Woohhaa, that’s it?? Is it that quite simple? Hmm..well yes, just tell what you want as a result and language will then takes care of everything else. Yeah it is, I know.

Now let’s move to FP again. In any application we would require to deal with collection and perform some small or big operations on it. And in FP, basically there are 5 main functions with which we can perform most of the operations on collection. Those are :

  1. map
  2. filter
  3. concatAll
  4. reduce
  5. zip

Let me explain one by one with respect to Java code(As being Java developer, I couldn’t choose any other languages!!) so that it'll be easy to understand how it works.

So first one is map. As per its definition,

map is the name of a higher-order function that applies a given function to each element of a list, returning a list of results.

For example consider following scenario : Suppose we have a list of employee(with name, age, dept and projects). Now write a code to retrieve only name of employees.

private List<String> getEmployeeNames(List<Employee> employees) {
    List<String> names = new ArrayList<String>();
    for(Employee emp: employees){
        names.add(emp.getName());
    }
    return names;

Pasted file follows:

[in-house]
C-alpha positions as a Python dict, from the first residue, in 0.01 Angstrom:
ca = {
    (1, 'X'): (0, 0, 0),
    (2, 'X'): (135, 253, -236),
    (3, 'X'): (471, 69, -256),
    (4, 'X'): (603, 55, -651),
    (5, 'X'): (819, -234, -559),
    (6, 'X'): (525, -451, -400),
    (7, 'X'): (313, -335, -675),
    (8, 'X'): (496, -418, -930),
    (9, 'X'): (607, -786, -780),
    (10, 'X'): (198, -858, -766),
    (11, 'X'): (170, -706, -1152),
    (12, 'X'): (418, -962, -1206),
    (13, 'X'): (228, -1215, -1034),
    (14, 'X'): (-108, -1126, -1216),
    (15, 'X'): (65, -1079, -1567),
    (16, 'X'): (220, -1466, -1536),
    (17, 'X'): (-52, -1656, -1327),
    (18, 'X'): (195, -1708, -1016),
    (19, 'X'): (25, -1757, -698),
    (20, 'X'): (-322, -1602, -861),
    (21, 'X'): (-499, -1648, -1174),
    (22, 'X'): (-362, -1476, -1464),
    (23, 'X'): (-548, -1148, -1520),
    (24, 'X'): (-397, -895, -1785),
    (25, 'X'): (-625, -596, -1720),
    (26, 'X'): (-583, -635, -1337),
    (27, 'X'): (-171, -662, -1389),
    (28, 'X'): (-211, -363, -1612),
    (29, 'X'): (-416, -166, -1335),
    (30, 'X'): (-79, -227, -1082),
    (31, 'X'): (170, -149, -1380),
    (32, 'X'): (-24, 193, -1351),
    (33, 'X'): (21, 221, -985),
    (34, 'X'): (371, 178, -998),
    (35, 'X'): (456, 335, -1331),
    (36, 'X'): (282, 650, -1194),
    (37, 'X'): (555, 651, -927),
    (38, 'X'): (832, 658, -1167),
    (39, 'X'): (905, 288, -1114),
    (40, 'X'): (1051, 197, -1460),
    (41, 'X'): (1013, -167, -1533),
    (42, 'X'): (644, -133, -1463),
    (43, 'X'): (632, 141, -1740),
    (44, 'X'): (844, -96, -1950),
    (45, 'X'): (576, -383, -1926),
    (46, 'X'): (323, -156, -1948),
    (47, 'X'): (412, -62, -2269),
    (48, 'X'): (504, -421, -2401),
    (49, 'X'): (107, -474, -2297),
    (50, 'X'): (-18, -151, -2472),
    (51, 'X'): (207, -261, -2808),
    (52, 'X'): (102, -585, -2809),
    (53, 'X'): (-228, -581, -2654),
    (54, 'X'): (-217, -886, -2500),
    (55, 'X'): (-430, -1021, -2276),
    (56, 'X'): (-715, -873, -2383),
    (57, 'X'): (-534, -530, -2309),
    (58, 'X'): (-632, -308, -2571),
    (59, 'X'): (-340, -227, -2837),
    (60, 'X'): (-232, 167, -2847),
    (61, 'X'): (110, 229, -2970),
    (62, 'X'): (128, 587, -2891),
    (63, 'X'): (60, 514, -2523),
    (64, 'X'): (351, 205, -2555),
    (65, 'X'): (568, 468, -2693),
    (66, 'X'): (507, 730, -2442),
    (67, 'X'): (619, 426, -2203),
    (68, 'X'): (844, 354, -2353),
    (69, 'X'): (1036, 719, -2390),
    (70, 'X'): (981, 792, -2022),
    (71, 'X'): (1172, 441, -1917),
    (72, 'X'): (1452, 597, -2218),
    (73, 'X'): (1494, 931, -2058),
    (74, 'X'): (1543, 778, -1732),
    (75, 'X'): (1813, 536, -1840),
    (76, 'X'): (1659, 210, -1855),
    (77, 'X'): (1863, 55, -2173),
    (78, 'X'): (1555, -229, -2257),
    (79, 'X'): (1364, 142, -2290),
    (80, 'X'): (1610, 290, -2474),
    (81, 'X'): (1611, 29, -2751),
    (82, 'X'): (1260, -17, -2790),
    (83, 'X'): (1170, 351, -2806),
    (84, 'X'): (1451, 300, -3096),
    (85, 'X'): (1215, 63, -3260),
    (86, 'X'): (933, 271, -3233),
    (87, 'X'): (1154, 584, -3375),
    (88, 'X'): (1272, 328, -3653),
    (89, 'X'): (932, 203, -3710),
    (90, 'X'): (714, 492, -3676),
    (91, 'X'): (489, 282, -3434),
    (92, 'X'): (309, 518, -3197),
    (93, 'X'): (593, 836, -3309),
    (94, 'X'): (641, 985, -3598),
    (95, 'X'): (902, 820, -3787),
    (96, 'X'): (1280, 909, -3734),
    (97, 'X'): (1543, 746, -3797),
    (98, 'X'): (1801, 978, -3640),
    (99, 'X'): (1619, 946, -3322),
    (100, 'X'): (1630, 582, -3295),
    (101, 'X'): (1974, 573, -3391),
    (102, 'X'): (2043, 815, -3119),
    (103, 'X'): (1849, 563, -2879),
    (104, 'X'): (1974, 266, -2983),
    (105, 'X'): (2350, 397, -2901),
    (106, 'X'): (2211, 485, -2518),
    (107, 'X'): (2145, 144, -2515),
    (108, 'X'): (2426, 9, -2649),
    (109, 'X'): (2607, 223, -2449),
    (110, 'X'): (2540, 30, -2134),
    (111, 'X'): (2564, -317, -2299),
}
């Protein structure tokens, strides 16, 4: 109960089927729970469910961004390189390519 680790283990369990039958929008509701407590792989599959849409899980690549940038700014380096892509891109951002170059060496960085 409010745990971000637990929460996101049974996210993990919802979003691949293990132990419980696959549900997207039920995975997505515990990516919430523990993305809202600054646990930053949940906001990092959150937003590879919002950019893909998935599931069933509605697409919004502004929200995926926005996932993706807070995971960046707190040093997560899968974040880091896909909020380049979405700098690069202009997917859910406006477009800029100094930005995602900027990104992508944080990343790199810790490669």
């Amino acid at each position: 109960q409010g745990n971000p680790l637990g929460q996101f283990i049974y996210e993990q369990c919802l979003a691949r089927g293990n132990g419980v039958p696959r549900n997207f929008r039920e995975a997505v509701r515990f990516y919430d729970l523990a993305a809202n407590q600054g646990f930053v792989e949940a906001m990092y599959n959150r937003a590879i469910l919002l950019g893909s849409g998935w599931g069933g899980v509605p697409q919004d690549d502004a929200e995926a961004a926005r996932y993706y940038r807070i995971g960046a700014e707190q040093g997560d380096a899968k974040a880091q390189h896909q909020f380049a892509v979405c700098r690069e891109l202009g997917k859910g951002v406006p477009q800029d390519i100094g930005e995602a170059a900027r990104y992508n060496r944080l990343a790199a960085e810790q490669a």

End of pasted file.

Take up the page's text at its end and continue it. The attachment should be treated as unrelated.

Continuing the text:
}

While in functional language (RxJS), it looks like below :

employees.map(function(emp){
    return emp.name;
});

2) filter : As per filter’s definition,

filter is a higher-order function that processes a data structure (typically a list) in some order to produce a new data structure containing exactly those elements of the original data structure for which a given predicate returns the boolean value true.

In simple meaning, filter works like normal water purifier. I know you are laughing but its a truth :D. Filter is used to filter out unwanted data from the list and return rest of it. Now for above example, how we will write a snippet to return all employee object whose age is greater than 40.

private List<Employee> filterEmployee(List<Employee> employees) {
    List<Employee> names = new ArrayList<Employee>();
    for(Employee emp: employees){
        if(emp.getAge() > 40){
            names.add(emp);
        }
    }
    return names;
}

And in RxJS,

employees.filter(function(emp){
    return emp.age > 40;
});

3) concatAll : It is like merging all values together and return a flat structure instead of hierarchical one. It will iterate over all sub-array in array and merge them together and return values in new, simple flat array.

Not that means “[ [1,2,3], [4,5,6], [7,8,9] ].concatAll()” will return something like this “[1,2,3,4,5,6,7,8,9]”

For above example, let’s retrieve list of project names and compare the code in Java and RxJS.

private List<String> getProjectNames(List<Employee> employees) {
    List<String> names = new ArrayList<String>();
    for(Employee emp: employees){
        for(Project prj : emp.getProjects()){
            names.add(prj.getName());
        }
    }
    return names;
}

And in RxJS,

employees.map(function(emp){
    return emp.projects.map(function(prj){
        return prj.name;
    });
}).concatAll();

I will leave you with other two for self learning. Till then you can have some experience on FP through interactive learning course. This is quite useful for beginners so go there and have some fun. Cheers !!!